# Schur-Convexity for a Class of Symmetric Functions and Its Applications

- Wei-Feng Xia
^{1}and - Yu-Ming Chu
^{2}Email author

**2009**:493759

**DOI: **10.1155/2009/493759

© W.-F. Xia and Y.-M. Chu. 2009

**Received: **16 May 2009

**Accepted: **14 September 2009

**Published: **12 October 2009

## Abstract

## 1. Introduction

Throughout this paper we use to denote the dimensional Euclidean space over the field of real numbers and . In particular, we use to denote

For the sake of convenience, we use the following notation system.

The notion of Schur convexity was first introduced by Schur in 1923 [1]. It has many important applications in analytic inequalities [2–7], combinatorial optimization [8], isoperimetric problem for polytopes [9], linear regression [10], graphs and matrices [11], gamma and digamma functions [12], reliability and availability [13], and other related fields. The following definition for Schur convex or concave can be found in [1, 3, 7] and the references therein.

Definition 1.1.

where denotes the th largest component in . is called Schur concave if is Schur convex.

The notation of multiplicative convexity was first introduced by Montel [14]. The Schur multiplicative convexity was investigated by Niculescu [15], Guan [7], and Chu et al.[16].

However is called Schur multiplicatively concave if is Schur multiplicatively convex.

In paper [17], Anderson et al. discussed an attractive class of inequalities, which arise from the notion of harmonic convex functions. Here, we introduce the notion of Schur harmonic convexity.

Definition 1.3.

for each pair of tuples and on , such that . is called a Schur harmonic concave function on if (1.6) is reversed.

The main purpose of this paper is to discuss the Schur convexity, Schur multiplicative convexity, and Schur harmonic convexity of the following symmetric function:

where , , and are positive integers. As applications, some inequalities are established by use of the theory of majorization.

## 2. Lemmas

In order to establish our main results we need several lemmas, which we present in this section.

The following lemma is so-called Schur's condition which is very useful for determining whether or not a given function is Schur convex or Schur concave.

for all and . Also is Schur concave if and only if (2.1) is reversed for all and . Here, is a symmetric function in meaning that for any and any permutation matrix .

Remark 2.2.

for all . Also is Schur multiplicatively concave if and only if (2.3) is reversed.

Lemma 2.4.

for all . Also is Schur harmonic concave if and only if (2.4) is reversed.

Proof.

From Definitions 1.1 and 1.3, we clearly see the fact that is Schur harmonic convex if and only if is Schur concave.

This fact, Lemma 2.1 and Remark 2.2 together with elementary calculation imply that Lemma 2.4 is true.

Lemma 2.6 (see [6]).

Lemma 2.7 (see [19]).

## 3. Main Results

Theorem 3.1.

For the symmetric function is Schur concave in .

Proof.

The proof is divided into four cases.

Case 1.

Case 2.

Case 3.

Case 4.

Therefore, (3.1) follows from Cases 1–4 and the proof of Theorem 3.1 is completed.

For the Schur multiplicative convexity or concavity of , we have the following theorem

Theorem 3.2.

It holds that is Schur multiplicatively concave in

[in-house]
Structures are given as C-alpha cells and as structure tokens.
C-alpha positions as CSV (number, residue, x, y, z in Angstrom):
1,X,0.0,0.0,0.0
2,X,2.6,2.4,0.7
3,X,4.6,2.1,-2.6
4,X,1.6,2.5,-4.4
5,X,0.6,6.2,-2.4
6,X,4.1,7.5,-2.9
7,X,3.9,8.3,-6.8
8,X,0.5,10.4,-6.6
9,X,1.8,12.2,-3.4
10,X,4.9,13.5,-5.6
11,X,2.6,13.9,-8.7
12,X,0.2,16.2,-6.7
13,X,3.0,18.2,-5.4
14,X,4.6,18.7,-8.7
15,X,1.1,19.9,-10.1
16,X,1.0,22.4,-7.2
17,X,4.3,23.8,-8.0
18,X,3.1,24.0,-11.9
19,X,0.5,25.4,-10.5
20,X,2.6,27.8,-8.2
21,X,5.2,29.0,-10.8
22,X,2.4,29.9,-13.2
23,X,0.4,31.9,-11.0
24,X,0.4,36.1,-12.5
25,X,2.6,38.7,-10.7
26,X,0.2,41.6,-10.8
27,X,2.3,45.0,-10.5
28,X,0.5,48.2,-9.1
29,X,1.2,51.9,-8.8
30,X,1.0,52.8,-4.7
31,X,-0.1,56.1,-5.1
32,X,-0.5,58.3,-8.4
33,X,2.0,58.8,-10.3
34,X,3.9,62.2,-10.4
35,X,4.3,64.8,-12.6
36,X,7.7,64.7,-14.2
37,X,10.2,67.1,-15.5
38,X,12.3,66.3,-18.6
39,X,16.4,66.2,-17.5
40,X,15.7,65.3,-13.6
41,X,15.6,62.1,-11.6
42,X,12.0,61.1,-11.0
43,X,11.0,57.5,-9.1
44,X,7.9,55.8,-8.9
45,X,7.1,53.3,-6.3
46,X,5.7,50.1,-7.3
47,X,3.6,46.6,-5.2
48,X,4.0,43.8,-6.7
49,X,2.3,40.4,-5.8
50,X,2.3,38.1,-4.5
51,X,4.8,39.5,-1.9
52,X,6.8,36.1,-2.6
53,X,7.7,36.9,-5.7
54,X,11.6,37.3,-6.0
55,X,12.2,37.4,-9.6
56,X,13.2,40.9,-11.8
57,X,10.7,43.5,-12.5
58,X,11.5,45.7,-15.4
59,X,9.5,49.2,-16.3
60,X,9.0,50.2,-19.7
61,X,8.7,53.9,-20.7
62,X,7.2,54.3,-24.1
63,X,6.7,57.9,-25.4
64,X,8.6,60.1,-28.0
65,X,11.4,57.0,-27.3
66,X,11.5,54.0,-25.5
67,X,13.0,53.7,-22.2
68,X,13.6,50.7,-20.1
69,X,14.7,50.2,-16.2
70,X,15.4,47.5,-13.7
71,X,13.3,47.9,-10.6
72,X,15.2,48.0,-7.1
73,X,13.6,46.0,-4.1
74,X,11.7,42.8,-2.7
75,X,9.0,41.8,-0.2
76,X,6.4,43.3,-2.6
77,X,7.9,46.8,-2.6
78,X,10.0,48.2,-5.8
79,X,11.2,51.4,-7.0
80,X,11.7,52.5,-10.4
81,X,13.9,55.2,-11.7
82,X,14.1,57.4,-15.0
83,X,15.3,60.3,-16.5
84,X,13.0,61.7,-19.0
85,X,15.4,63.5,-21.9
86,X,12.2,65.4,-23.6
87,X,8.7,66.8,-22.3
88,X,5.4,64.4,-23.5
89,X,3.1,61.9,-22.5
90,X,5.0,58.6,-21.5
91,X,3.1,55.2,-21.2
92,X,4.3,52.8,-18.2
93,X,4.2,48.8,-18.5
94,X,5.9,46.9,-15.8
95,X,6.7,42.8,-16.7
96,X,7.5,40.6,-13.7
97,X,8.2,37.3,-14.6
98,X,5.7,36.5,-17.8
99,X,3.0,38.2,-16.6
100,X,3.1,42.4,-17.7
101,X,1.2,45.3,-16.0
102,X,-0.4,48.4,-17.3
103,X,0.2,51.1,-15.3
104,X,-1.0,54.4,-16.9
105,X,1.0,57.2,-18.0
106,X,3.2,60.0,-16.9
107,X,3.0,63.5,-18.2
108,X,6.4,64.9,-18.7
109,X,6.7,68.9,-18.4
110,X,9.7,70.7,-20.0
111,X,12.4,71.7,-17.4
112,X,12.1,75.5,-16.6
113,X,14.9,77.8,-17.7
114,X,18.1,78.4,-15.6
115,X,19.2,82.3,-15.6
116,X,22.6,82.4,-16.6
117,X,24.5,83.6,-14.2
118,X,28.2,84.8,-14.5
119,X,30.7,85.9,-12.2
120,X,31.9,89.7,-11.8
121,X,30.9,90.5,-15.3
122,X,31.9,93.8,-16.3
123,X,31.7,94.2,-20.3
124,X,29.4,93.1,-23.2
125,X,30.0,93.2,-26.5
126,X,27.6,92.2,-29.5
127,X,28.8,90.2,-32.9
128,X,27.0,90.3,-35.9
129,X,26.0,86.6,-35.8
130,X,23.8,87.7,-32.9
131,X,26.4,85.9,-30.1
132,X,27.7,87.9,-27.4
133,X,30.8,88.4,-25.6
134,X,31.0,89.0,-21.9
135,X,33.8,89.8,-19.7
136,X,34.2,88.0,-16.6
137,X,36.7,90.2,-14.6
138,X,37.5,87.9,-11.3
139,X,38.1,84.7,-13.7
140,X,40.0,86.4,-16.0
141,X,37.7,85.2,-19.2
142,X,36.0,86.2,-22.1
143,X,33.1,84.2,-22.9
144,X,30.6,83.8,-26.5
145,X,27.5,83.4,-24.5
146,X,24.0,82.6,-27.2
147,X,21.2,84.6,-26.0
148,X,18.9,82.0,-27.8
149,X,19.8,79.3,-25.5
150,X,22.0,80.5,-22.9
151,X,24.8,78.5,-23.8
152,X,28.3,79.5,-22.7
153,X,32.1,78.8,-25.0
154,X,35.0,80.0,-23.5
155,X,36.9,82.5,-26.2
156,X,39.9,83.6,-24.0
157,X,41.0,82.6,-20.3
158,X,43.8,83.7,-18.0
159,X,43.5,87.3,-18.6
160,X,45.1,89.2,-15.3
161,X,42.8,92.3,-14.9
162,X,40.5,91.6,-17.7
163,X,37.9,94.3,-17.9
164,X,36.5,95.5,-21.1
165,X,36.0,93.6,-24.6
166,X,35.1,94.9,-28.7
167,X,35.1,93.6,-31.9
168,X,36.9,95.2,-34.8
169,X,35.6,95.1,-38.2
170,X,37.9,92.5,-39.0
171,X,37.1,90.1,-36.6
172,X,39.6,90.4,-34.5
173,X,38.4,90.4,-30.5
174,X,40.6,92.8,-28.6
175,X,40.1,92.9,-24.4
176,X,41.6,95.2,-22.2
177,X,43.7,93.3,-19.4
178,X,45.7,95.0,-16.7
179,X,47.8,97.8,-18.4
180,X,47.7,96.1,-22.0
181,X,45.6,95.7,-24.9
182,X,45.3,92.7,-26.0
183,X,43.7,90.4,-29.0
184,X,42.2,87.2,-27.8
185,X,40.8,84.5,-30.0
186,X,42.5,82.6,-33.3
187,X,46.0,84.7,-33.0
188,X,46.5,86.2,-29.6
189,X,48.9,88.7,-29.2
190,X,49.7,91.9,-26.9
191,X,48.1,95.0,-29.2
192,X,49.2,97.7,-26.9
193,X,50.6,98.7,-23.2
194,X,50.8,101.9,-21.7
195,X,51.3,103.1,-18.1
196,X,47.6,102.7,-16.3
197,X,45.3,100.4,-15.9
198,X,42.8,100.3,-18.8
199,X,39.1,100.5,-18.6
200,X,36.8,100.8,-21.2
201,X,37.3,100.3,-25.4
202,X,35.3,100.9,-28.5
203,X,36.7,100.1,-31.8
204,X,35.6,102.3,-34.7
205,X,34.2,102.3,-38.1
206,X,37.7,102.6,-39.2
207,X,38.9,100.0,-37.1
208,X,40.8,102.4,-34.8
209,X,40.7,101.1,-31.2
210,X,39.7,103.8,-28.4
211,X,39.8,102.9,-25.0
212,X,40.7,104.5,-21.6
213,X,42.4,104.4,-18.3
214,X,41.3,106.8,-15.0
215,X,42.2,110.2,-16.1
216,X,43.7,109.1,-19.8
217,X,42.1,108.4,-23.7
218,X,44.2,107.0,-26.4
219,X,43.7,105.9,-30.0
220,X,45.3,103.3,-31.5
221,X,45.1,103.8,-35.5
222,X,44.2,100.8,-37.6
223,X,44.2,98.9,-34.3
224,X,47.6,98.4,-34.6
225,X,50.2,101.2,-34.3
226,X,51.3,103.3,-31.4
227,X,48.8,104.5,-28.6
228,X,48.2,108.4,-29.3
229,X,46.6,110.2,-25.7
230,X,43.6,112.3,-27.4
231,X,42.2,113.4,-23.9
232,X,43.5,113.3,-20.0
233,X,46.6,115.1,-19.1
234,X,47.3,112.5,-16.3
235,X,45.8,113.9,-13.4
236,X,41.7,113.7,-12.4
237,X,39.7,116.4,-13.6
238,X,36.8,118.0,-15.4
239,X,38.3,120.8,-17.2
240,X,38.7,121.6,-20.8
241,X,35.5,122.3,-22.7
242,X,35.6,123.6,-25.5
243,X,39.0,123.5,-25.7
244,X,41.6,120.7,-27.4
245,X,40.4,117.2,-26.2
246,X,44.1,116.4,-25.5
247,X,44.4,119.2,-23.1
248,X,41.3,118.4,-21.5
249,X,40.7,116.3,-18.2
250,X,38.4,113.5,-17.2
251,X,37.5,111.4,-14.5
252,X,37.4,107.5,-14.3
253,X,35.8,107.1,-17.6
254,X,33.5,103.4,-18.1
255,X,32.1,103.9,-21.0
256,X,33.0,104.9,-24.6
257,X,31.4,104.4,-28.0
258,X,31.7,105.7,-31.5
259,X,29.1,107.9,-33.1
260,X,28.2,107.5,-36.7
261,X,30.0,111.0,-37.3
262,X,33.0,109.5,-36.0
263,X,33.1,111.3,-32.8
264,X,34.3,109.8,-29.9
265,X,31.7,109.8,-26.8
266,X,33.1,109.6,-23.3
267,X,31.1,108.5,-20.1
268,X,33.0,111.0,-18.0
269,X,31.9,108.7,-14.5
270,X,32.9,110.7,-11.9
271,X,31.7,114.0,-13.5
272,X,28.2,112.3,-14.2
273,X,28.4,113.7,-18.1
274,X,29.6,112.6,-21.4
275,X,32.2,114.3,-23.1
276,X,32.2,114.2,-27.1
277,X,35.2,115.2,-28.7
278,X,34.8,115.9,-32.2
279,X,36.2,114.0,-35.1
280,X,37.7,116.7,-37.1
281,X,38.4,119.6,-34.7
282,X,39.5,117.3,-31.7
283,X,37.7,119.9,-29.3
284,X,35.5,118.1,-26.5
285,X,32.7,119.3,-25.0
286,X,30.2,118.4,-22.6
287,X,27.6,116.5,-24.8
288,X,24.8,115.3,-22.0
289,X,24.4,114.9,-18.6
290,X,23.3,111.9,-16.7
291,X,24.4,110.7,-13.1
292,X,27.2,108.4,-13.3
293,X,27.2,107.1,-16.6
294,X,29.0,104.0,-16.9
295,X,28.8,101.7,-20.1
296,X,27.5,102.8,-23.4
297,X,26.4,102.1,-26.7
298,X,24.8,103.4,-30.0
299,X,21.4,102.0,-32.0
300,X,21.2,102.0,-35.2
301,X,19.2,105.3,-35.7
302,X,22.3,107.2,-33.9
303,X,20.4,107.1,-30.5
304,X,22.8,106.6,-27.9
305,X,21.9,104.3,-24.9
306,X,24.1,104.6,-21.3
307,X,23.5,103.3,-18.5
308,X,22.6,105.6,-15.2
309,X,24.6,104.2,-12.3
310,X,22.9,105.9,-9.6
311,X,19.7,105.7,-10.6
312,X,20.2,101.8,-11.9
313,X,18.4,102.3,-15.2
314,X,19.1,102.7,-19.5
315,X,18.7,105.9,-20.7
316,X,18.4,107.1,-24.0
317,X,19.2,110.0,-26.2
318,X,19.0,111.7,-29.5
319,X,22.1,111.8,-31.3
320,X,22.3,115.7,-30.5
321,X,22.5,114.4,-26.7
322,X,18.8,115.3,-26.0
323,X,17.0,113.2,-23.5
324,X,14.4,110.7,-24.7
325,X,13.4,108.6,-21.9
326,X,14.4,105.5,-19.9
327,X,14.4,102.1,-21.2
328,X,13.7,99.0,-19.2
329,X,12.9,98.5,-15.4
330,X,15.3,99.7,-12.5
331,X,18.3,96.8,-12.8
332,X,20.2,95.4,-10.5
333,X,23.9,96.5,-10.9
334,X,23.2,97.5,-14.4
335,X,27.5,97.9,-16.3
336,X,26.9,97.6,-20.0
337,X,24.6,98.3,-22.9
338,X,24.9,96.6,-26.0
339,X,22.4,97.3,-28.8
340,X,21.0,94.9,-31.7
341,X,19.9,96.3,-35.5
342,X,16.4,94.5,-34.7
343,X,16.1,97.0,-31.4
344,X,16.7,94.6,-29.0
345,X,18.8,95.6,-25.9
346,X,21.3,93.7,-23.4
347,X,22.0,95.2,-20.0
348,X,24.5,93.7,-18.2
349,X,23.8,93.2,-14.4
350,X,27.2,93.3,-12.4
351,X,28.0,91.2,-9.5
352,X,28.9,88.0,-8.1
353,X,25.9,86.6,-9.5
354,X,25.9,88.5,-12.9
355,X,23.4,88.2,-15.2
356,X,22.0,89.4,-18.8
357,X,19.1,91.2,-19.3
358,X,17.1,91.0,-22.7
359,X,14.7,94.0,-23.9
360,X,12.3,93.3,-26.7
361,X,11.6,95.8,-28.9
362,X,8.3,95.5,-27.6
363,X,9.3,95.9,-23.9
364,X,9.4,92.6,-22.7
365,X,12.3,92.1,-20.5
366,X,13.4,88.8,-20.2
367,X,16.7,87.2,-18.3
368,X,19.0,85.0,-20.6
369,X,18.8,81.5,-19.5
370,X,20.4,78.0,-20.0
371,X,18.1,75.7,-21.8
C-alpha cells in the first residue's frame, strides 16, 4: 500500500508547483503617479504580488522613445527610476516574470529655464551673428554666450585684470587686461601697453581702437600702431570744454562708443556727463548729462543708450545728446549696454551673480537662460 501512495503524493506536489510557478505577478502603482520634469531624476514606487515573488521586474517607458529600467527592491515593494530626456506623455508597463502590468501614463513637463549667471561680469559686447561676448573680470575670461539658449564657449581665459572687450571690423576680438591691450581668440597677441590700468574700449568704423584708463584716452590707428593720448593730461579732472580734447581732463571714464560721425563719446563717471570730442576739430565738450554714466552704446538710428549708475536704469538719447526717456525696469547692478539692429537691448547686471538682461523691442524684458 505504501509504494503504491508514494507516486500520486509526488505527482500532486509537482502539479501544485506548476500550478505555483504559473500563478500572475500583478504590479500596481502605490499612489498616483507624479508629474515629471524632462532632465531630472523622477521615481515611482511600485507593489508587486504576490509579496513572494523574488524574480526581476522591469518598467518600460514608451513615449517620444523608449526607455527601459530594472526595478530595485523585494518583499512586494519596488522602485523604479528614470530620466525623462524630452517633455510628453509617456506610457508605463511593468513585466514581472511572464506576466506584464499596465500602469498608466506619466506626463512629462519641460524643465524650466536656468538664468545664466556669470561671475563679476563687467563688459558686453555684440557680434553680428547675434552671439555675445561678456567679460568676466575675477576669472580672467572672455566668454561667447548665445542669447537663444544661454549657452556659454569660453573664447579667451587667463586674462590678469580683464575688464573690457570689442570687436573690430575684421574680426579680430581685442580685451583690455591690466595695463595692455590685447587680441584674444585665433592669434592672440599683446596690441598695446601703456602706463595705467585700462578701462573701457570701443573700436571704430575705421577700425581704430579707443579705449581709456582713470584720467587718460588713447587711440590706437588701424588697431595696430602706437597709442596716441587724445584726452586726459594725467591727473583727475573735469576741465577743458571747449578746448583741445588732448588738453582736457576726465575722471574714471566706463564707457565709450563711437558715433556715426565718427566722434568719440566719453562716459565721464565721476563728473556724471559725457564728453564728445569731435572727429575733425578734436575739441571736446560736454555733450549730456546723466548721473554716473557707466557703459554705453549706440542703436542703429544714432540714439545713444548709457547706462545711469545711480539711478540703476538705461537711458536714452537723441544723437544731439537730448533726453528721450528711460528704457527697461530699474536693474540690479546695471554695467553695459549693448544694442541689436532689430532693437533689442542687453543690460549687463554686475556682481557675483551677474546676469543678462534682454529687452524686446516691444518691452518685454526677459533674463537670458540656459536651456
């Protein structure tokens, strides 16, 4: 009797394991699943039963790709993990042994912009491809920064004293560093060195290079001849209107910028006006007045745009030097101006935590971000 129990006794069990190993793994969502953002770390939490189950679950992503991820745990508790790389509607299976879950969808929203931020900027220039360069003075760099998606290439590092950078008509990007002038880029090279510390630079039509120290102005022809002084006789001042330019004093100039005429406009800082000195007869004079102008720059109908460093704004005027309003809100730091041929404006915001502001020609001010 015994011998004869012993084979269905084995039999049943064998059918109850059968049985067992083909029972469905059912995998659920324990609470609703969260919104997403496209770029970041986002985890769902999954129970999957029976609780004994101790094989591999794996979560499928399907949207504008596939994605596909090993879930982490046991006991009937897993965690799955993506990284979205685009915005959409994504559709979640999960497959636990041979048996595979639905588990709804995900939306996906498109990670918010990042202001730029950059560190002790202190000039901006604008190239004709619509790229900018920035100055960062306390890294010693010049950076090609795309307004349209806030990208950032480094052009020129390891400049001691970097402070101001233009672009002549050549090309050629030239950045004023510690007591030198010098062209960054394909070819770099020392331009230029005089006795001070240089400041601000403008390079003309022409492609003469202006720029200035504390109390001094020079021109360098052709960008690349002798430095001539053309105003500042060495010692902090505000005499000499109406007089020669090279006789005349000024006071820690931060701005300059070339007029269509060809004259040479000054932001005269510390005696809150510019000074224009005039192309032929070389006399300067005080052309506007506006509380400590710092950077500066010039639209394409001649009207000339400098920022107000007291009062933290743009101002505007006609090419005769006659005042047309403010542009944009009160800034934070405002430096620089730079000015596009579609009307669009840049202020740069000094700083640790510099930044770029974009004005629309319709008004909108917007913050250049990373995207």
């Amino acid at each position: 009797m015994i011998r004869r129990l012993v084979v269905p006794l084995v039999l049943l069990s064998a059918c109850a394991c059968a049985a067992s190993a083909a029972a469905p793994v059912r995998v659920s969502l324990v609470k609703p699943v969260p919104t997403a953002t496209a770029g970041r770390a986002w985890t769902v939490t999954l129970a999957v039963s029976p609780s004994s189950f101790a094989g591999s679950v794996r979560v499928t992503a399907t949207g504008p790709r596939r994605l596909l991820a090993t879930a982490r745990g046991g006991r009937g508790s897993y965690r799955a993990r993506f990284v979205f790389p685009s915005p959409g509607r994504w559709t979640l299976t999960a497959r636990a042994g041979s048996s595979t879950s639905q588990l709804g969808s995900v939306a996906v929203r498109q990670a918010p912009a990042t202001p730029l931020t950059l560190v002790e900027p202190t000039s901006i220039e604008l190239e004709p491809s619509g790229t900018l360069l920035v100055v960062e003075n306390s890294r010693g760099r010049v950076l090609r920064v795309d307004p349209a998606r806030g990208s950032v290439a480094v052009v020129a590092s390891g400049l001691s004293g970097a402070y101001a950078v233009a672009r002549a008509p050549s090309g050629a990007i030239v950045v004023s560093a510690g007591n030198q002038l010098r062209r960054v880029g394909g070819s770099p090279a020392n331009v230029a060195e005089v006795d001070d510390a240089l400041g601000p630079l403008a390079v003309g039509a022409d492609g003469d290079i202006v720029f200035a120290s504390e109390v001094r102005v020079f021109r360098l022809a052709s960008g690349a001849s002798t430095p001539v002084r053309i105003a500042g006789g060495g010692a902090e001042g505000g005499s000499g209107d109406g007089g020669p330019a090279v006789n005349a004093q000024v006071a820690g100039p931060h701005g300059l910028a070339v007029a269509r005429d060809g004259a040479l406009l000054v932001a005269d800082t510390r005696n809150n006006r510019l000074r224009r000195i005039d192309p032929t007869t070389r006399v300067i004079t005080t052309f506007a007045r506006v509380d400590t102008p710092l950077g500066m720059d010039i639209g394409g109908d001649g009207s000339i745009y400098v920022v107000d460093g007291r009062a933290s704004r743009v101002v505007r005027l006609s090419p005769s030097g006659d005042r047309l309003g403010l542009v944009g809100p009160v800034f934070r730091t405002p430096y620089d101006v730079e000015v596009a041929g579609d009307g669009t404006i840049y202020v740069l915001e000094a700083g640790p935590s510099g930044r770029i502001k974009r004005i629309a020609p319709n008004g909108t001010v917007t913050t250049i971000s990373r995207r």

Proof.

for all and Then proof is divided into four cases.

Case 1.

Case 2.

Case 3.

Case 4.

Therefore, Theorem 3.2 follows from (3.10) and Cases 1–4.

Remark 3.3.

From (3.11) and (3.12) we know that is Schur multiplicatively concave in and is Schur multiplicatively convex in .

Theorem 3.4.

For the symmetric function is Schur harmonic convex in .

Proof.

The proof is divided into four cases.

Case 1.

Case 2.

Case 3.

Case 4.

Therefore, (3.15) follows from Cases 1–4 and the proof of Theorem 3.4 is completed.

## 4. Applications

In this section, we establish some inequalities by use of Theorems 3.1, 3.2 and 3.4 and the theory of majorization.

Theorem 4.1.

Proof.

Theorem 4.2.

Proof.

Therefore, Theorem 4.2 follows from (4.3) and Theorem 3.1 together with (1.7), and Theorem 4.2 follows from (4.3) and Theorem 3.4 together with (1.7).

If we take in Theorem 4.2 and in Theorem 4.2, respectively, then we have the following corollary.

Corollary 4.3.

Remark 4.4.

Theorem 4.5.

Proof.

Therefore, Theorem 4.5 follows from (4.7) and Theorem 3.4 together with (1.7), and Theorem 4.5 follows from (4.7) and Theorem 3.1 together with (1.7).

If we take and in Theorem 4.5, respectively, then we get the following corollary.

Corollary 4.6.

Theorem 4.7.

Proof.

Therefore, Theorem 4.7 follows from (4.10), Theorem 3.2, and (1.7).

If we take and in Theorem 4.7, respectively, then we get the following corollary.

Corollary 4.8.

Remark 4.9.

From Remark 3.3 and (4.10) together with (1.7) we clearly see that inequality in Corollary 4.8 is reversed for and inequality in Corollary 4.8 is true for .

Theorem 4.10.

Proof.

Theorem 4.11.

Proof.

Therefore, Theorem 4.11 follows from (4.15), Theorems 3.1, 3.4, and (1.7).

Remark 4.12.

Mitrinovi et al. [21, pages 473–479] established a series of inequalities for and , . Obvious, our inequalities in Theorem 4.11 are different from theirs.

Theorem 4.13.

Proof.

Therefore, Theorem 4.13 and follows from (4.17), Theorems 3.1, 3.4, and (1.7).

Therefore, Theorem 4.13 follows from (4.18), Theorem 3.2, and (1.7).

Therefore, Theorem 4.13 follows from (4.19), and Theorem 3.2 together with (1.7).

Therefore, Theorem 4.13 follows from (4.21), Theorem 3.2, and (1.7).

## Declarations

### Acknowledgment

This work was supported by the National Science Foundation of China (no. 60850005) and the Natural Science Foundation of Zhejiang Province (no. D7080080, Y607128, Y7080185).

## Authors’ Affiliations

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